I’ve kept my head on straight (or as straight as it’s ever been…this is all relative.. it’s a sliding scale). So many ups and downs; SO so so many decisions to make everyday. No routine means I can’t turn my brain off too much. Maybe this isn’t true, but I’m using my brain in very different ways than I did when I lived in a house, went to work everyday, and came home to a husband and cat. All these decisions I’ve been making have led to this spot. All my interactions, on the road and at home, have helped to bring me to this head space. And you know what? I can honestly say, for the first time in many, many moons, that it’s a good head space. The galaxy in my mind is good. It’s accepting and filled with positive ions. I’ve disproved dark energy…no antimatter here! (oh, oh…now I’m on an astronomy analogy tangent….this can’t be good for anyone…it could be never-ending..doppler effect…escape velocity….let’s change the subject, the trajectory, if you will).

    Someone wise once said that we are never given more than we can handle (this is actually based on a passage from the bible [Corinthians 10:13] but I didn’t know that until I just looked it up). I heard this a long time ago, probably when I was a teenager, and it was one of those ideas that made sense to me at the time, but its poignancy was fleeting and quickly vanished into the aether. Well this small piece of wisdom was brought back into my life, by someone I love, when Kevin and I were battling that insidious f*#ker we call brain cancer. Kevin and I latched onto this idea; we embraced it whole-heartedly and it kept us going, especially through some of the tougher moments. I still think about it and I believe it and I hope that it brings some sort of peace to people going through something difficult. We, as humans, are tough and capable. I feel tough and capable.

    I also have a headache, but I guess that’s to be expected. Gamma-ray bursts and supernovae have that effect.

    I   have never pla...yed so many card games in my entire life up to this point. I think I dream about cards… Yahtzee too…my life is one big hand of cards. It’s not so bad.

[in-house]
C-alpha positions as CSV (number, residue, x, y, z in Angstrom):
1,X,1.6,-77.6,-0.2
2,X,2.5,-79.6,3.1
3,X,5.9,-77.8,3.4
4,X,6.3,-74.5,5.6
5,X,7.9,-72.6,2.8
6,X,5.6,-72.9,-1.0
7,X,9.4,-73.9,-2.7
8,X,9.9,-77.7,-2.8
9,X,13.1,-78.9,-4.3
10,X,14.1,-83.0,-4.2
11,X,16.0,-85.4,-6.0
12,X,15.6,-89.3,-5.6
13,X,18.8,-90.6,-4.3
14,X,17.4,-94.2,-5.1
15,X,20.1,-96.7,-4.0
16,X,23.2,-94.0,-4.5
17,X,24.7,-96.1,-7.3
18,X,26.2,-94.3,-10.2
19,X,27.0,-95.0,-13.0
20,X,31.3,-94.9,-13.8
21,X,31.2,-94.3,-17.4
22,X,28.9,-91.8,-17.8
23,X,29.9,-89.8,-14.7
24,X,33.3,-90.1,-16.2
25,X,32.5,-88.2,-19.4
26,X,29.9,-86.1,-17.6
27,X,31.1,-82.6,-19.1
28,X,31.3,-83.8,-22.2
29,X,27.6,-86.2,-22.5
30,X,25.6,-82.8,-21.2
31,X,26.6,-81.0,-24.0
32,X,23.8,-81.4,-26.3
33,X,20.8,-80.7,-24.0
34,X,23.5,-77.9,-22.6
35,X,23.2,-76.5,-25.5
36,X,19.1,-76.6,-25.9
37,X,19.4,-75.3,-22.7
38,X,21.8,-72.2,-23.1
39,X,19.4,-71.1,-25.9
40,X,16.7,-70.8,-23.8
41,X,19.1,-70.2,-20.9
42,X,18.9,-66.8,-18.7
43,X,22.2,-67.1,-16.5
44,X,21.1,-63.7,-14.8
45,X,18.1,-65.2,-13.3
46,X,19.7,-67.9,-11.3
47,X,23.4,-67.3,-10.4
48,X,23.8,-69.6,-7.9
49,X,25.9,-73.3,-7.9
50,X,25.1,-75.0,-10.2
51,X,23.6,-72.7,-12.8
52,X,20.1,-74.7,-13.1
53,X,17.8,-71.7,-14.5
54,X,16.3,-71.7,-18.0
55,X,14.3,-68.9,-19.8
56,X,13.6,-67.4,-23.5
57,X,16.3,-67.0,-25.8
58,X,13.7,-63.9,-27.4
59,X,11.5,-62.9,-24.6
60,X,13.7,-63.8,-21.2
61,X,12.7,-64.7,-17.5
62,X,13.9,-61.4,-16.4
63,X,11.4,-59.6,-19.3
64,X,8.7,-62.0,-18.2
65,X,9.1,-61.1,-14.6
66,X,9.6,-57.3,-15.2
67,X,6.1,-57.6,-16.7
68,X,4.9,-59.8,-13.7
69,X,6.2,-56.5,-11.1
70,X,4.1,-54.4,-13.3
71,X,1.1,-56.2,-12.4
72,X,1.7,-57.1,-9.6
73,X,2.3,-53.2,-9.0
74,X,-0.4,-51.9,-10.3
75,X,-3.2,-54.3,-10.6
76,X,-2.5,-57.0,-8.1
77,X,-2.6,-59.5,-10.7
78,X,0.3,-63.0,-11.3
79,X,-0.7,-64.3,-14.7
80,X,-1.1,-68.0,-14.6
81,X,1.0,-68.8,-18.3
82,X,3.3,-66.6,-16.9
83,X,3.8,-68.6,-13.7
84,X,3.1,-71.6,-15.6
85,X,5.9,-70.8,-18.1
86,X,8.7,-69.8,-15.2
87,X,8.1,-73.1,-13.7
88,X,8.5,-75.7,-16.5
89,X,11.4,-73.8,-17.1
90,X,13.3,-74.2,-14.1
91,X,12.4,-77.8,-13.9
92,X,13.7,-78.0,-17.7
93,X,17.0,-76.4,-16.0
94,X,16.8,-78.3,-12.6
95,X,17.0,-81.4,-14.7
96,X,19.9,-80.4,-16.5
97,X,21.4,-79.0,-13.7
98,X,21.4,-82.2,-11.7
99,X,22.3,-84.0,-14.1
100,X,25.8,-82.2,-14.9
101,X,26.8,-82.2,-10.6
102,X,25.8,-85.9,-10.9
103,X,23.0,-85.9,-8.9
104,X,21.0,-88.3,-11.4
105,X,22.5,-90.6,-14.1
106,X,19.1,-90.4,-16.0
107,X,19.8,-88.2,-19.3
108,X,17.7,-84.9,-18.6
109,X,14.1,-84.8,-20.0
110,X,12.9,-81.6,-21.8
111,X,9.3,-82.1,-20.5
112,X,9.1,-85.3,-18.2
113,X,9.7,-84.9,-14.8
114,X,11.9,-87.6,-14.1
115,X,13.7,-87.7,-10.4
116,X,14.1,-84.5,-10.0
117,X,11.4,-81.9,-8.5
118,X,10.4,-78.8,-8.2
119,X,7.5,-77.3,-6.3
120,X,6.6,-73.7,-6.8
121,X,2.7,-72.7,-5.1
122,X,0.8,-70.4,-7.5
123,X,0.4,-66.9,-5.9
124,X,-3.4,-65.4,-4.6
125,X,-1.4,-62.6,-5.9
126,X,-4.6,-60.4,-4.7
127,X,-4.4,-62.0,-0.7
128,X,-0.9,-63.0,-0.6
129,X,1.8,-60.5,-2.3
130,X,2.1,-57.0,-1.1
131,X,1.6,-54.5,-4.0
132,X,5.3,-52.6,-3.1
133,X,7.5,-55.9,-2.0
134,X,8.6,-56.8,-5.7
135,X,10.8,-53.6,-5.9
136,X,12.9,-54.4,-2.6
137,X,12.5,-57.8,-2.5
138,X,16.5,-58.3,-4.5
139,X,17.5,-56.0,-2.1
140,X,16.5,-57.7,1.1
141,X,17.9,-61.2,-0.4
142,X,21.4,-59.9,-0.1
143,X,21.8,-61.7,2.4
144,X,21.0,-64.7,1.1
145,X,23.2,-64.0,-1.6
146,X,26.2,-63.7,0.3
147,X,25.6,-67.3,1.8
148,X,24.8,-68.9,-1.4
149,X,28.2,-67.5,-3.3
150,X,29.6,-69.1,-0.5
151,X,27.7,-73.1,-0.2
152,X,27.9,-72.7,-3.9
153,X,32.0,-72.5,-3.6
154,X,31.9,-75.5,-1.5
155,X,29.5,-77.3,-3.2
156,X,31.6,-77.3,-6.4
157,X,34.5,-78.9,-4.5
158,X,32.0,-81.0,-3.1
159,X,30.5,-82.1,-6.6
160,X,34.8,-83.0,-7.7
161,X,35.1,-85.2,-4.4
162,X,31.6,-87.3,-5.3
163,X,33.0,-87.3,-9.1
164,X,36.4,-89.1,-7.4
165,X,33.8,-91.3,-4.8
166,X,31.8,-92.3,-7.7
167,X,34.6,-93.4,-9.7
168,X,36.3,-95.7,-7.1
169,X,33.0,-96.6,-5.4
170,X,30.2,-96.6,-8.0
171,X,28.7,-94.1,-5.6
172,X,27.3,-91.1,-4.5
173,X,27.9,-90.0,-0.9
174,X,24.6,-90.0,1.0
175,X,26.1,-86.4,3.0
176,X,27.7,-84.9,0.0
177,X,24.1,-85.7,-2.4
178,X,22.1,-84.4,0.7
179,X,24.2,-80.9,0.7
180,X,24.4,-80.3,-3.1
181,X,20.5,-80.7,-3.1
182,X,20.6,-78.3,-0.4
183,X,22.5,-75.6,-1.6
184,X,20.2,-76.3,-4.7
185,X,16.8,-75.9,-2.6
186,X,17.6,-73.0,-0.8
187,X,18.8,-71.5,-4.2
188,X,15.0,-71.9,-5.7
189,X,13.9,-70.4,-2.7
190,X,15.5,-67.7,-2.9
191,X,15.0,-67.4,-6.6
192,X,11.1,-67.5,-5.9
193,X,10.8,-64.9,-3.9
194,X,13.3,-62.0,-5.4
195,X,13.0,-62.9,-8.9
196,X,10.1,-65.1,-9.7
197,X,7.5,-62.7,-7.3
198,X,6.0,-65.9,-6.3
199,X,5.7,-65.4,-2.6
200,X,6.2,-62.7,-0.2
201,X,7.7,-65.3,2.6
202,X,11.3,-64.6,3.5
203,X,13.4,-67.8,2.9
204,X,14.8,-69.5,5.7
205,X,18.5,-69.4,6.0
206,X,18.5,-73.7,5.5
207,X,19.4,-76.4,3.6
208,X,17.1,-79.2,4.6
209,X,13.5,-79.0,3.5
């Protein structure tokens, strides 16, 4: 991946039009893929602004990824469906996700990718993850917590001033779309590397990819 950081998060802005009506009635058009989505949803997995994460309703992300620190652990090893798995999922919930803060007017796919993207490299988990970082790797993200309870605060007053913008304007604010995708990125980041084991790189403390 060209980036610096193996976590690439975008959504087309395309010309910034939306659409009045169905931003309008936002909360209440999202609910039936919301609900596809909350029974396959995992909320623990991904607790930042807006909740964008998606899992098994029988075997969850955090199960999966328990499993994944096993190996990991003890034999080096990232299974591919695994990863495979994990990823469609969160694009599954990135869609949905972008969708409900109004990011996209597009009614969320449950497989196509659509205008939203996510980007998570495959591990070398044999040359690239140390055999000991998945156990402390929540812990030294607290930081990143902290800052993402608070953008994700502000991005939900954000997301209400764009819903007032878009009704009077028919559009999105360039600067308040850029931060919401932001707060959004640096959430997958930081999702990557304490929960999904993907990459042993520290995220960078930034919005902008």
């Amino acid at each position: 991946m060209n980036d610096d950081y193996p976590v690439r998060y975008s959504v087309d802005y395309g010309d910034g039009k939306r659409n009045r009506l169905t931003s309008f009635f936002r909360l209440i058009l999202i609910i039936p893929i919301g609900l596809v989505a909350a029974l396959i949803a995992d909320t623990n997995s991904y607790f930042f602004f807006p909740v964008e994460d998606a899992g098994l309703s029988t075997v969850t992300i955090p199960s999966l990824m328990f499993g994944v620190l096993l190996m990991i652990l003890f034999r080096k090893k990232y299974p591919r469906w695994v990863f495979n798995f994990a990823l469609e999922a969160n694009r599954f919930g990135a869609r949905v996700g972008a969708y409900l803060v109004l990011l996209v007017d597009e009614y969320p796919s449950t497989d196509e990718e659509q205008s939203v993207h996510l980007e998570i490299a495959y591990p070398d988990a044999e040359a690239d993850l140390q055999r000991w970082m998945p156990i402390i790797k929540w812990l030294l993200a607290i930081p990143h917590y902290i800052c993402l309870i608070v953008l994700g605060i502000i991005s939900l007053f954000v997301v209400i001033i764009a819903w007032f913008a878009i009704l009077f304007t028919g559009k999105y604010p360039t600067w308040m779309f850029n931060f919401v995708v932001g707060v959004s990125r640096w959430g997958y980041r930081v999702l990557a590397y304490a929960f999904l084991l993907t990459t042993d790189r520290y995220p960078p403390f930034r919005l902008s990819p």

So I’ve found myself in Wanaka – a very small town on a very beautiful lake. It sits, sleepily, amid mountains and rugged hills, on the southern end of New Zealand’s South Island. It’s beautiful; Charming even. It’s sucked me in and hasn’t let go!

    After a few days in windy Wellington (first with a really nice Canucks fan who put me up for a few nights, and then at the worst hostel [backpackers’] I’ve ever stayed at. It was like a loud, messy frat house… one must learn quickly that there is a real divide in the world of hostels in this small country. Each type, each company, has a specific feel. Some are home-like, some are sterile, some are boring, some are frat houses filled with eighteen year olds that don’t do their dishes and have trouble cooking rice. I haven’t had the chance to do this interesting research in my previous travels because I haven’t been staying at hostels very often. After my few days in Wellington, I can see why I’ve avoided them…) I decided to head down to Christchurch where I had arranged to pick up a free rental car. I was given three days to make the ~500km trip from Christchurch to Queenstown. EASY! This was long enough, I reckoned, that I could forego the more direct route. Instead I would make my way along the wonderful, windy, wet west coast to explore some glaciers and some forests and get a little nostalgic at the similarity to our own west coast in British Columbia. It was a good decision.

    My mind was clear after driving and music and I pulled into Wanaka on a sunny St. Paddy’s Day. I found myself a beer and a local paper and figured that I could see myself living in this little corner for a while. I just had to find a job and a place to stay. Where to sleep, where to sleep? A hostel would have to do.. at least for a night, then I’d find my own place. Right.

    I picked a backpackers’ that looked nice, friendly… more-or-less at random, and I checked in. I haven’t checked out!

    I couldn’t say no to an invitation to hear some Irish music, eat some Irish stew and drink some Irish beer (it was mostly Kiwi beer and Dutch beer, but who keeps track of these things?). It’s cool ’cause that invite paved the way for me; I found a place to stay, a bit of work, and even ended up with a few new friends as well. Good things always happen while celebrating the Patron Saint of Ireland.

    Remember how I mentioned that some hostels are home-like? Yeah, this one tops that. It’s home! The people here are fantastic, the card games never-ending. There’s a hot tub… enough said. I haven’t necessarily met a lot of locals, but there are a lot of people who stick around for a while and a few people who keep coming back. I’ve found my little corner of the world to settle in for a little while and it’s comfy and it’s fun and it’s oh, so nice to unpack.